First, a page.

What You Need to Know:
- In 2008, Massachusetts deregulated its auto insurance marketplace and insurers poured into the state to offer drivers coverage.
- Average prices dived after deregulation, but the Boston Globe recently reported that they have inched back up nearly to pre-deregulation levels.
Recent figures show the average annual auto insurance premium in Massachusetts at $974, nearly the same price it was before the industry was deregulated in 2008.
Deregulation in 2008 brought insurers to the market after the state allowed carriers to set their own rates.
According to recent figures from the state Division of Insurance (DOI), auto insurance prices dropped steeply after 2008 but inched up afterwards.
There are currently 34 providers selling auto insurance in Massachusetts, according to the DOI.
Before deregulation in 2008, the state’s insurance commissioner set auto coverage rates after public hearings. In 2007, the year before deregulation, the average annual auto premium in Massachusetts was $983.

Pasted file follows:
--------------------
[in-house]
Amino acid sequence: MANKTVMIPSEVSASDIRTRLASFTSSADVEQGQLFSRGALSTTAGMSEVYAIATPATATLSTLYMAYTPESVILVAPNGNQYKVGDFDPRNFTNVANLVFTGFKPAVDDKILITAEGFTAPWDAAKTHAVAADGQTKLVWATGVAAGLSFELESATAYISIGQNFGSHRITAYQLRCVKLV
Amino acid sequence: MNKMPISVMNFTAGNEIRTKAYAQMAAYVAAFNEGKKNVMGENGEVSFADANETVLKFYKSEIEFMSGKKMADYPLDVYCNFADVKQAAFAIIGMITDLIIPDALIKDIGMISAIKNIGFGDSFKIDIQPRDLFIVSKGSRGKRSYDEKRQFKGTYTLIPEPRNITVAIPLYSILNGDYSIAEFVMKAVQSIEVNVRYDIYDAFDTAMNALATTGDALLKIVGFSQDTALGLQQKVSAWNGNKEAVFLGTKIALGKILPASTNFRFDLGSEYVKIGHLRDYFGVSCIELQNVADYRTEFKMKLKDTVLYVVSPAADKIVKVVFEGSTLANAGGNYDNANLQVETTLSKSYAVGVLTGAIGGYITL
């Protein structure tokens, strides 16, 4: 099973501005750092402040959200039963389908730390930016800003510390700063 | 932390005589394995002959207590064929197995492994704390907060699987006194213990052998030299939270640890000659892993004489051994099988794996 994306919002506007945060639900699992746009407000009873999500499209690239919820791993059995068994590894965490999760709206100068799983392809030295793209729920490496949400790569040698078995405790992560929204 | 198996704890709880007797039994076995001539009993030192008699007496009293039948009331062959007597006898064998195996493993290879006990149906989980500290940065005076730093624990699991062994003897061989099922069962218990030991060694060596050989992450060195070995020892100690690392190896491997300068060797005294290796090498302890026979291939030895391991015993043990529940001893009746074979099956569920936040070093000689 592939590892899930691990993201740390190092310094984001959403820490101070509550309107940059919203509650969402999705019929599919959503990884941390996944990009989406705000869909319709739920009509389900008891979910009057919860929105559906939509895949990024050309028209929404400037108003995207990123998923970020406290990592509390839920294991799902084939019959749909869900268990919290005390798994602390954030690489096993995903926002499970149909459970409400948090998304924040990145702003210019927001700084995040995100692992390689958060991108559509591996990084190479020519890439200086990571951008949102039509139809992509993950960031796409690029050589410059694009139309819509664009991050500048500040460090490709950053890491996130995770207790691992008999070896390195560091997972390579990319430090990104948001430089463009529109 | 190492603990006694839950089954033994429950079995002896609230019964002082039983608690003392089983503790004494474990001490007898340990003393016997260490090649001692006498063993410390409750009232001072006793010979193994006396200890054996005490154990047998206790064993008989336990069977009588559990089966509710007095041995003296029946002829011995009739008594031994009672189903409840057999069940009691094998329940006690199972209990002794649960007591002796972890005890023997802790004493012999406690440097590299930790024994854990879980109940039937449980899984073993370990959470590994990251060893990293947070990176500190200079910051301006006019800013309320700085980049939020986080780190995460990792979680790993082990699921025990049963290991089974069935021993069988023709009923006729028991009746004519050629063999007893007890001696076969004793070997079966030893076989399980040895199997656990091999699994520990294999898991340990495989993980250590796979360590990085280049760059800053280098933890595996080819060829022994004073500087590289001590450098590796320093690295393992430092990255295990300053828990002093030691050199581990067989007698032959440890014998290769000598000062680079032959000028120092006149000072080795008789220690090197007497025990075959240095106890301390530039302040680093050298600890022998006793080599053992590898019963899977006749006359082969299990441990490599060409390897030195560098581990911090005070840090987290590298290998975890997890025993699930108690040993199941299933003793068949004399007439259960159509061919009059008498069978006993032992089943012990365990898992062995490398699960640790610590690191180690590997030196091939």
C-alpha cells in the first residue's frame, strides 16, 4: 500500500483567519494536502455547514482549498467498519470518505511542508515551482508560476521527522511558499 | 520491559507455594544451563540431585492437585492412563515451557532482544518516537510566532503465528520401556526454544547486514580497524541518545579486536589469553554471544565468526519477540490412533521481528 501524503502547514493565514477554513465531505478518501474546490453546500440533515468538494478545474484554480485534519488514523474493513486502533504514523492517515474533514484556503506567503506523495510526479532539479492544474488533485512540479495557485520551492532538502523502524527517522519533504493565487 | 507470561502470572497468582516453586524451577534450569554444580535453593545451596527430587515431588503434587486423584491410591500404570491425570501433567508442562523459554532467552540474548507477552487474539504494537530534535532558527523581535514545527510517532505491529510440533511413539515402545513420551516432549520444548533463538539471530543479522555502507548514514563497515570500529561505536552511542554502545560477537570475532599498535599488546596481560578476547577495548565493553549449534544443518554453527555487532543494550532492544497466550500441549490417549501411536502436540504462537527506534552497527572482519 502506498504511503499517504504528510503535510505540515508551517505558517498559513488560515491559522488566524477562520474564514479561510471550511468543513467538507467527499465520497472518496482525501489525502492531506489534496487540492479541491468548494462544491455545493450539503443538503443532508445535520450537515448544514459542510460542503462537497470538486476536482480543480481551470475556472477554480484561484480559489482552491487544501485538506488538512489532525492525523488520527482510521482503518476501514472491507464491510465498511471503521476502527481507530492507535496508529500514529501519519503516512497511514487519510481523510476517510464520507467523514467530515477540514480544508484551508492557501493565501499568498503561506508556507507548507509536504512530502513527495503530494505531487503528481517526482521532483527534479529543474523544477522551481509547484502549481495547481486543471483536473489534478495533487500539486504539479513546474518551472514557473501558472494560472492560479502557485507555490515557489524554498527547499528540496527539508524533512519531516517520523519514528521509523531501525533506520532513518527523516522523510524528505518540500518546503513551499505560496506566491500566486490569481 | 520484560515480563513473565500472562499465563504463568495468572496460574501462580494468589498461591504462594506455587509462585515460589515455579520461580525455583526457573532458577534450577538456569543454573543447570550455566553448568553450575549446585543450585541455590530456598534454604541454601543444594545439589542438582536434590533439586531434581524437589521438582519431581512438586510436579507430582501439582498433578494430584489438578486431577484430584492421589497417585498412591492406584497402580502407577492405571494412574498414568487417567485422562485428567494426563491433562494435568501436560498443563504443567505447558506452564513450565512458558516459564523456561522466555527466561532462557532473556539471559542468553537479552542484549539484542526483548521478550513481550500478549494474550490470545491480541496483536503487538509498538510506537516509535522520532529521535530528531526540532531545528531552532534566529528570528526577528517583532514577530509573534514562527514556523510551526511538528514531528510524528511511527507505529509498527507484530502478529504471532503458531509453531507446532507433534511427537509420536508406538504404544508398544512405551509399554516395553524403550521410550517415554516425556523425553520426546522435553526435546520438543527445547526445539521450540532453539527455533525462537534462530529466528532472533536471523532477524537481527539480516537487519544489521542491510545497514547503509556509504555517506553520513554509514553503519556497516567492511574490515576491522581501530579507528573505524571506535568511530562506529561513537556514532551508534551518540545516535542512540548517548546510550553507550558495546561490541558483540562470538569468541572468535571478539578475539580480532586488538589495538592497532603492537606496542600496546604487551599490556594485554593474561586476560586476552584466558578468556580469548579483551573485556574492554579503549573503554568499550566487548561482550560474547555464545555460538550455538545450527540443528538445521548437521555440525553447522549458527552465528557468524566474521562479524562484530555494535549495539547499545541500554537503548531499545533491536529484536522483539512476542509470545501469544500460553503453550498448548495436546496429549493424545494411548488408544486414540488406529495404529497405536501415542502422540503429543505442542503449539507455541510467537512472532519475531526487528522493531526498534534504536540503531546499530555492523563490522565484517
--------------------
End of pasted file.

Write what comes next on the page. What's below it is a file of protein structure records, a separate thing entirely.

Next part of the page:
The year after regulation was lifted, that average dropped to $861.
But prices increased after 2009. They hit $974 in 2012.
In 2012, the latest year that data was available, the average premium in the Bay State jumped by 3.7 percent. According to the Boston Globe, federal statistics show that the average auto premium increase far outpaced the rate of inflation in the Boston area.
DOI officials told the Boston Globe that the pattern was similar to deregulation of other industries: prices initially dip before rising again.
That average in 2012 was still 4 percent lower than the average in 2007 and 15 percent lower than in 2005, Joseph Murphy, the state’s commissioner of insurance, said in a Boston Globe editorial published Monday. Murphy called the pre-2008 market “dysfunctional.”
Deregulation encouraged competition in the Massachusetts auto insurance market and started introducing drivers in Massachusetts to types of insurance they wouldn’t have considered before 2008, according to Murphy.
“[M]any shoppers have responded [to the competitive market] by raising their coverage limits or buying newly available, innovative products, such as accident forgiveness and roadside assistance, to protect themselves and their families,” he said.